In Bruce Weber's latest book, "As They See 'Em: A Fan's Travels In The Land of Umpires," he wonders a bit at why someone would put himself (note: they are all men) in the position of being routinely spat on, cursed, and hollered at. I realize that I too could have been a baseball umpire. All of us in retail pharmacy, it seems to me, have the requisite training and inherent abilities to be a big league ump.
I've had spittle discharged in my general direction as a matter of course. Cursed? Practically every hour of every day. Yelled at? Please. Only the linoleum saves my shoes from being covered in dirt.
And the comparison does not stop at the abuse. Pharmacists, like umpires, must make split second decisions and then move on, ready for the next. I continue to recall the episode on "I Love Lucy," where Lucille Ball gets a job in a chocolate factory. The chocolates speed down the line faster than she can pick them up. Finally she begins to shove them into her mouth. (I don't recommend that for any but the choicest medications.) In my pharmacy we do about one script every couple of minutes. That's a pretty good pace, especially when one of those insurance rejections comes up and we have to stop "the line" to make a phone call to an insurance company that puts you on hold for twenty minutes, then transfers you to the other department that you should have called (if you only knew of its existence, that is).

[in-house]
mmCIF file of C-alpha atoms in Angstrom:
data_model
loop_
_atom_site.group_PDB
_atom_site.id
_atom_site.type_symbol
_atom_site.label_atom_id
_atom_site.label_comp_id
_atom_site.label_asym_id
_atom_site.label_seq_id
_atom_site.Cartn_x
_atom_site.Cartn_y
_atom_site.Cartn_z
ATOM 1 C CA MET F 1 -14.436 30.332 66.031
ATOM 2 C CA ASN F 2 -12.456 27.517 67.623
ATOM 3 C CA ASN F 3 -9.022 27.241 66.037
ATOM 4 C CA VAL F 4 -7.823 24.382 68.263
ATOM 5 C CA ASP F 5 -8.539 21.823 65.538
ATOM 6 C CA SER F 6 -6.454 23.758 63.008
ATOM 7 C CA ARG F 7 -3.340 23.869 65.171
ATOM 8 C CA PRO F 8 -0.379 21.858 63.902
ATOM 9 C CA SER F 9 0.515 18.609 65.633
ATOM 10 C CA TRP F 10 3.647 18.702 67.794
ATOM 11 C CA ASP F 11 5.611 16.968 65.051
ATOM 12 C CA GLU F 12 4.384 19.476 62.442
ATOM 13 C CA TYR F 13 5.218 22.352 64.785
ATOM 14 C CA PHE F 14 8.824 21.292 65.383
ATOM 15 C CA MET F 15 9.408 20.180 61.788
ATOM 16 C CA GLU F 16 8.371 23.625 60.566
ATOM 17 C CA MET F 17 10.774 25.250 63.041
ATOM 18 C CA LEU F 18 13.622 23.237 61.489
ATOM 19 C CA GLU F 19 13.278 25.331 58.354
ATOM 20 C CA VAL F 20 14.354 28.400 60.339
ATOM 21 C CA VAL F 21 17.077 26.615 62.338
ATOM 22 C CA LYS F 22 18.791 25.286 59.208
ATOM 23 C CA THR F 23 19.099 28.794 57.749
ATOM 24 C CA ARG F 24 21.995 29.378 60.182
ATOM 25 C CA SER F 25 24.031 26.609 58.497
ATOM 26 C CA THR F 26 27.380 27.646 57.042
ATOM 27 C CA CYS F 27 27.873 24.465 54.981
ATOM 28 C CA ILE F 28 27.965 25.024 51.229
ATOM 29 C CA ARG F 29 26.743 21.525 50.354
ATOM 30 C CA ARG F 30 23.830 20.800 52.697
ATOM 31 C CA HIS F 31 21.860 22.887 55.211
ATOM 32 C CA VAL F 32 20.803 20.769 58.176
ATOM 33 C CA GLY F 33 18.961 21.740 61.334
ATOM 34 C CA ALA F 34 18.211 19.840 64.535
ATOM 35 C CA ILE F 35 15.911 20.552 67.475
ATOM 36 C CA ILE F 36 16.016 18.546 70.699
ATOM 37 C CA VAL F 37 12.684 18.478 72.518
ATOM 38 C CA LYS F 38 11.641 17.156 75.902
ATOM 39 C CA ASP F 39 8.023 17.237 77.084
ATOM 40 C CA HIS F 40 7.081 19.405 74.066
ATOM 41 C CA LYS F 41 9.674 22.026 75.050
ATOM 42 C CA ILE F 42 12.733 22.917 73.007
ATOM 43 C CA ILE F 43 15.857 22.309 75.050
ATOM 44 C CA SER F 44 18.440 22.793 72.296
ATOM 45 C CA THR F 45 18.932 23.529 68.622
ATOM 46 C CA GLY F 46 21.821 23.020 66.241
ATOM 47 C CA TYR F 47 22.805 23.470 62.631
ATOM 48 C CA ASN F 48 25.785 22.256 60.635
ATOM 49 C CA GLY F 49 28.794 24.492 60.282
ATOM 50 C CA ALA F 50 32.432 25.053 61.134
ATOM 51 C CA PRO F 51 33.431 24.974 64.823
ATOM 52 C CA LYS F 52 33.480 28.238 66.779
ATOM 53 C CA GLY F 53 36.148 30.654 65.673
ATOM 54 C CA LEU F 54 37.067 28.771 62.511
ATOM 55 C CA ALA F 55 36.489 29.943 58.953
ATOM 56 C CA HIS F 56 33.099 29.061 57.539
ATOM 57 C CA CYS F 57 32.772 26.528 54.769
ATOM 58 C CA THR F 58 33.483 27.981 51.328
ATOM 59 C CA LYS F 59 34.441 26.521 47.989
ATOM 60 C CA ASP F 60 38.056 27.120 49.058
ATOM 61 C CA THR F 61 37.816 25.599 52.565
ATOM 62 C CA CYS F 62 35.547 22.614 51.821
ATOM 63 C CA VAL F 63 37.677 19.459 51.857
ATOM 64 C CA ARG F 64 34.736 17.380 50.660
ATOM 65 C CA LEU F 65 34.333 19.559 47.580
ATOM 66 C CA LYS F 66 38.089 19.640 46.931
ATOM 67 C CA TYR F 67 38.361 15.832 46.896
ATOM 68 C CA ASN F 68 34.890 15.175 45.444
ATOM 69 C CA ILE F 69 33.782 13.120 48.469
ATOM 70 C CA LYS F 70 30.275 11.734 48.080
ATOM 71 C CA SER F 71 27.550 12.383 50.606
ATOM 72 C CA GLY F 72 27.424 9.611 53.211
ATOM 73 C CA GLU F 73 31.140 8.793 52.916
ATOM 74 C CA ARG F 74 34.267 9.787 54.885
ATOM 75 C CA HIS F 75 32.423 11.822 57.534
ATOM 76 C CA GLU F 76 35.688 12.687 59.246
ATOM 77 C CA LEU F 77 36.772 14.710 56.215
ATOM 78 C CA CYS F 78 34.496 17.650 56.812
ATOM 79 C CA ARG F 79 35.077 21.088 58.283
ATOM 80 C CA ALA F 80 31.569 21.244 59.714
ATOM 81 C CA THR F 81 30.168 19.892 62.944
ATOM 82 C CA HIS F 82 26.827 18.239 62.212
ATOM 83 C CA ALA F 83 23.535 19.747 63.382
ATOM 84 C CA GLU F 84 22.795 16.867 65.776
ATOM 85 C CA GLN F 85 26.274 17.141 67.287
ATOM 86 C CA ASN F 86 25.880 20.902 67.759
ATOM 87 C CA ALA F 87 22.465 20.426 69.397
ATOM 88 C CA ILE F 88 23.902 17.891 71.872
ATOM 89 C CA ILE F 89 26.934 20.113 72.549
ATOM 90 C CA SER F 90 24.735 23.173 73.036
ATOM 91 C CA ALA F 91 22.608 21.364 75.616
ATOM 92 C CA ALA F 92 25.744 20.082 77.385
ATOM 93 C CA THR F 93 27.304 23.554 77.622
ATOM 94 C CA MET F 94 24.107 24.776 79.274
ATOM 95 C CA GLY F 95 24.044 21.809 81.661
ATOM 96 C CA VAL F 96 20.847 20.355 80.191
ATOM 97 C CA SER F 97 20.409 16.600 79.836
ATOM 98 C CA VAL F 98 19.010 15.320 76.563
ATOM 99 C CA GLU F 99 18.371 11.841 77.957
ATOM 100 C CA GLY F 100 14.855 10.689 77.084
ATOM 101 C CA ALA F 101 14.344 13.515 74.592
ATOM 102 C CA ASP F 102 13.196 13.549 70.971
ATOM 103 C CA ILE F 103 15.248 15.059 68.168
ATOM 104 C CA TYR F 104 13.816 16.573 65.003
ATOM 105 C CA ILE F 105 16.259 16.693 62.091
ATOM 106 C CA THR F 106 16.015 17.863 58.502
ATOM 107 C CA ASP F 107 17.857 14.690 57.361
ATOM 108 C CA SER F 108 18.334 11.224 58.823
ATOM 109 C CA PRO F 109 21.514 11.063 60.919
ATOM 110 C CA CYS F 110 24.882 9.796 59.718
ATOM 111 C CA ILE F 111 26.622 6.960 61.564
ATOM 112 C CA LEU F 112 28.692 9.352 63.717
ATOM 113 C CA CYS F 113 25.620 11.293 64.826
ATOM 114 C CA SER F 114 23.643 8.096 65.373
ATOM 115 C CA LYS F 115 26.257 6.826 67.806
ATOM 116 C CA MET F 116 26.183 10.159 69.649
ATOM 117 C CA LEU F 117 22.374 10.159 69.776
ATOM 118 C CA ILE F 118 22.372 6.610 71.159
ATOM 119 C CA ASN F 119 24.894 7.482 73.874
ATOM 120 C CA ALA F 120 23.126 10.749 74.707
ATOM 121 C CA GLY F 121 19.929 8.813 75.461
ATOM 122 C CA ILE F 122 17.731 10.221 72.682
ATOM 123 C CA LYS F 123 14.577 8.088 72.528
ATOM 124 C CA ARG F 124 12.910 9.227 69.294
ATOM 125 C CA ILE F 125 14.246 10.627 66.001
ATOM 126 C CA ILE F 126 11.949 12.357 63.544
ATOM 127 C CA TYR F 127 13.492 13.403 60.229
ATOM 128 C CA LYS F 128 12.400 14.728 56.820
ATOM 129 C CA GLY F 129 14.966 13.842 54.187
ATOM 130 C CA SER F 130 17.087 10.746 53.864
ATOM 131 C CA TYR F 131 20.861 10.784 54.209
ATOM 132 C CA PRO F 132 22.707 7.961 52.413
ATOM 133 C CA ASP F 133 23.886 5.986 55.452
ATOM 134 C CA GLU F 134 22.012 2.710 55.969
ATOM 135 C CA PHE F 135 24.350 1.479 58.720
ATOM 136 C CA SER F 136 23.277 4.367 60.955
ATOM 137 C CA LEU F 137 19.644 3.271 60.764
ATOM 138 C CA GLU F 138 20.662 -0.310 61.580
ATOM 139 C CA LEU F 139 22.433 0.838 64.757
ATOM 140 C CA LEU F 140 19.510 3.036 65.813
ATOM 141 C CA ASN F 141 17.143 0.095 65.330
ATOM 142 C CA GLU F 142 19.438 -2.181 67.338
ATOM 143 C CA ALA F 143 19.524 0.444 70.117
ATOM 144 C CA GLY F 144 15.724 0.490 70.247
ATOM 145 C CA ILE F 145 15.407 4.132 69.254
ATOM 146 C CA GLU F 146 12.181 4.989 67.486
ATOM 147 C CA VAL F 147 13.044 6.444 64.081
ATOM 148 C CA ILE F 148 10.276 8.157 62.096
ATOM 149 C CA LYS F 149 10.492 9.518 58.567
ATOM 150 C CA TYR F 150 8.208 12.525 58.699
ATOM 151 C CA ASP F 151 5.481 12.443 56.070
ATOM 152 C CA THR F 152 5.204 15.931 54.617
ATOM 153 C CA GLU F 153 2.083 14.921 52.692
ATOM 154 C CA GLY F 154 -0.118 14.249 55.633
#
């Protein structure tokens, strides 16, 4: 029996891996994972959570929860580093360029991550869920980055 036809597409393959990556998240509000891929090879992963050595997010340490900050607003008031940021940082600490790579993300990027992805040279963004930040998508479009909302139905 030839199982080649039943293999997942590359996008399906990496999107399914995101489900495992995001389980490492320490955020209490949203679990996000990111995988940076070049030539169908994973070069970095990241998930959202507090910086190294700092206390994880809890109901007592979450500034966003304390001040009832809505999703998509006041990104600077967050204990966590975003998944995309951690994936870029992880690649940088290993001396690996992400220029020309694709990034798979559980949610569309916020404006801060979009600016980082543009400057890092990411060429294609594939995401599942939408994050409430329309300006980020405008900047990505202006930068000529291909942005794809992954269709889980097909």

For every prescription coming down the line, unlike those chocolates, you have to make decisions. Is this the right dose? Did the doctor write for the wrong drug or the wrong strength? Does the Nurse Practitioner really know what is going on here? Did the Physician's Assistant hit the wrong button before sending his e-script? Is the patient still taking drug X which interferes with Drug Y? On and on it goes.
Just like umps, those unlovable bumps on a log getting their lumps. Oh, how I envy them! How wonderful their lives must be! For though they receive their abuse as I do, though they have to take it all with a fair dose of equanimity, as do I, they have that not so secret weapon, that discharging of duty up their sleeves—Oh, how I would love to say it, just once, to Mrs. Scrofulous, to Mr. Pin Head!
Crouching low then leaping high, brazen and loud, sung like a Metallica screech:
Yerrrrrrr Outtttttttta Heeeeeeeeeerrrrrrrrreeeeeeeee!